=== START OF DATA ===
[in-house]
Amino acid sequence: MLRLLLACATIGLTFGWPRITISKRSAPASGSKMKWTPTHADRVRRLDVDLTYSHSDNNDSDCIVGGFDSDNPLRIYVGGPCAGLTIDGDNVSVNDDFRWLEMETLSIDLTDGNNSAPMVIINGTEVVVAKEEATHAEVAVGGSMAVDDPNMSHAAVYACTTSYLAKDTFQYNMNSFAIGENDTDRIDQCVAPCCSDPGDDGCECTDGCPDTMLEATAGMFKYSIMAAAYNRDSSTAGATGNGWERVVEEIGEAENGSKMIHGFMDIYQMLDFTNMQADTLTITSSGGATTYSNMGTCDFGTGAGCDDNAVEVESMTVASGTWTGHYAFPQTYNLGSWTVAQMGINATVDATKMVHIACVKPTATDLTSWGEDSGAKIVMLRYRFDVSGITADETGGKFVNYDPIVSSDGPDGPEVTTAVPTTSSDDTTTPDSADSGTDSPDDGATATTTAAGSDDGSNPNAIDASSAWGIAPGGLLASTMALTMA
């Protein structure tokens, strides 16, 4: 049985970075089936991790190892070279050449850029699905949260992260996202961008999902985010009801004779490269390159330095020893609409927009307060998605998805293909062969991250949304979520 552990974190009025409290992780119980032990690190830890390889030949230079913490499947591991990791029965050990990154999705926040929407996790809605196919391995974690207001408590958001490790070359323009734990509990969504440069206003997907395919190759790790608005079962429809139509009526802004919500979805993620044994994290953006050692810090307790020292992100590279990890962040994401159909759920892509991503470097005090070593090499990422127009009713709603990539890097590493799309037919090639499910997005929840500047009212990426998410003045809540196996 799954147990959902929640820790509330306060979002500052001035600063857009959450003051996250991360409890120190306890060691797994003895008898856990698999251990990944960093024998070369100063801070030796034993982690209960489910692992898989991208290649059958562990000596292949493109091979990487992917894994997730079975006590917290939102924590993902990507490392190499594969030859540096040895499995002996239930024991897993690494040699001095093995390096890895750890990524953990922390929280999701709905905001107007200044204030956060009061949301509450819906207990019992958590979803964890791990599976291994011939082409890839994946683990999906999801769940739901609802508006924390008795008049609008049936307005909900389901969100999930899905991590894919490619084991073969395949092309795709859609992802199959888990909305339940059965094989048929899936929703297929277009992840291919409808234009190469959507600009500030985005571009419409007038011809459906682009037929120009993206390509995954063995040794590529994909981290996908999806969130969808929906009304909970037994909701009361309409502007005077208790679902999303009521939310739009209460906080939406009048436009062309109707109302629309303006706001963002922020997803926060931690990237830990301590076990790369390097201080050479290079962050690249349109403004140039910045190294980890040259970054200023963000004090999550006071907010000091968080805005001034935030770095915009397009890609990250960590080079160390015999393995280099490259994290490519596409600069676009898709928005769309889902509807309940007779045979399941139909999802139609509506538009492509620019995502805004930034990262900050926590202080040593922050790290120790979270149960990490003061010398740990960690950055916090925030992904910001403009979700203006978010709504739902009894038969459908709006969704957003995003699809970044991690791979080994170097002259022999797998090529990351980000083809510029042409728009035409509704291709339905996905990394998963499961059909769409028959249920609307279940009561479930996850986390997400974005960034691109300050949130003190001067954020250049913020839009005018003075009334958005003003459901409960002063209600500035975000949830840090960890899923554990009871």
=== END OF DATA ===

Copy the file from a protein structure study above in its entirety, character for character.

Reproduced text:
[in-house]
Amino acid sequence: MLRLLLACATIGLTFGWPRITISKRSAPASGSKMKWTPTHADRVRRLDVDLTYSHSDNNDSDCIVGGFDSDNPLRIYVGGPCAGLTIDGDNVSVNDDFRWLEMETLSIDLTDGNNSAPMVIINGTEVVVAKEEATHAEVAVGGSMAVDDPNMSHAAVYACTTSYLAKDTFQYNMNSFAIGENDTDRIDQCVAPCCSDPGDDGCECTDGCPDTMLEATAGMFKYSIMAAAYNRDSSTAGATGNGWERVVEEIGEAENGSKMIHGFMDIYQMLDFTNMQADTLTITSSGGATTYSNMGTCDFGTGAGCDDNAVEVESMTVASGTWTGHYAFPQTYNLGSWTVAQMGINATVDATKMVHIACVKPTATDLTSWGEDSGAKIVMLRYRFDVSGITADETGGKFVNYDPIVSSDGPDGPEVTTAVPTTSSDDTTTPDSADSGTDSPDDGATATTTAAGSDDGSNPNAIDASSAWGIAPGGLLASTMALTMA
């Protein structure tokens, strides 16, 4: 049985970075089936991790190892070279050449850029699905949260992260996202961008999902985010009801004779490269390159330095020893609409927009307060998605998805293909062969991250949304979520 552990974190009025409290992780119980032990690190830890390889030949230079913490499947591991990791029965050990990154999705926040929407996790809605196919391995974690207001408590958001490790070359323009734990509990969504440069206003997907395919190759790790608005079962429809139509009526802004919500979805993620044994994290953006050692810090307790020292992100590279990890962040994401159909759920892509991503470097005090070593090499990422127009009713709603990539890097590493799309037919090639499910997005929840500047009212990426998410003045809540196996 799954147990959902929640820790509330306060979002500052001035600063857009959450003051996250991360409890120190306890060691797994003895008898856990698999251990990944960093024998070369100063801070030796034993982690209960489910692992898989991208290649059958562990000596292949493109091979990487992917894994997730079975006590917290939102924590993902990507490392190499594969030859540096040895499995002996239930024991897993690494040699001095093995390096890895750890990524953990922390929280999701709905905001107007200044204030956060009061949301509450819906207990019992958590979803964890791990599976291994011939082409890839994946683990999906999801769940739901609802508006924390008795008049609008049936307005909900389901969100999930899905991590894919490619084991073969395949092309795709859609992802199959888990909305339940059965094989048929899936929703297929277009992840291919409808234009190469959507600009500030985005571009419409007038011809459906682009037929120009993206390509995954063995040794590529994909981290996908999806969130969808929906009304909970037994909701009361309409502007005077208790679902999303009521939310739009209460906080939406009048436009062309109707109302629309303006706001963002922020997803926060931690990237830990301590076990790369390097201080050479290079962050690249349109403004140039910045190294980890040259970054200023963000004090999550006071907010000091968080805005001034935030770095915009397009890609990250960590080079160390015999393995280099490259994290490519596409600069676009898709928005769309889902509807309940007779045979399941139909999802139609509506538009492509620019995502805004930034990262900050926590202080040593922050790290120790979270149960990490003061010398740990960690950055916090925030992904910001403009979700203006978010709504739902009894038969459908709006969704957003995003699809970044991690791979080994170097002259022999797998090529990351980000083809510029042409728009035409509704291709339905996905990394998963499961059909769409028959249920609307279940009561479930996850986390997400974005960034691109300050949130003190001067954020250049913020839009005018003075009334958005003003459901409960002063209600500035975000949830840090960890899923554990009871």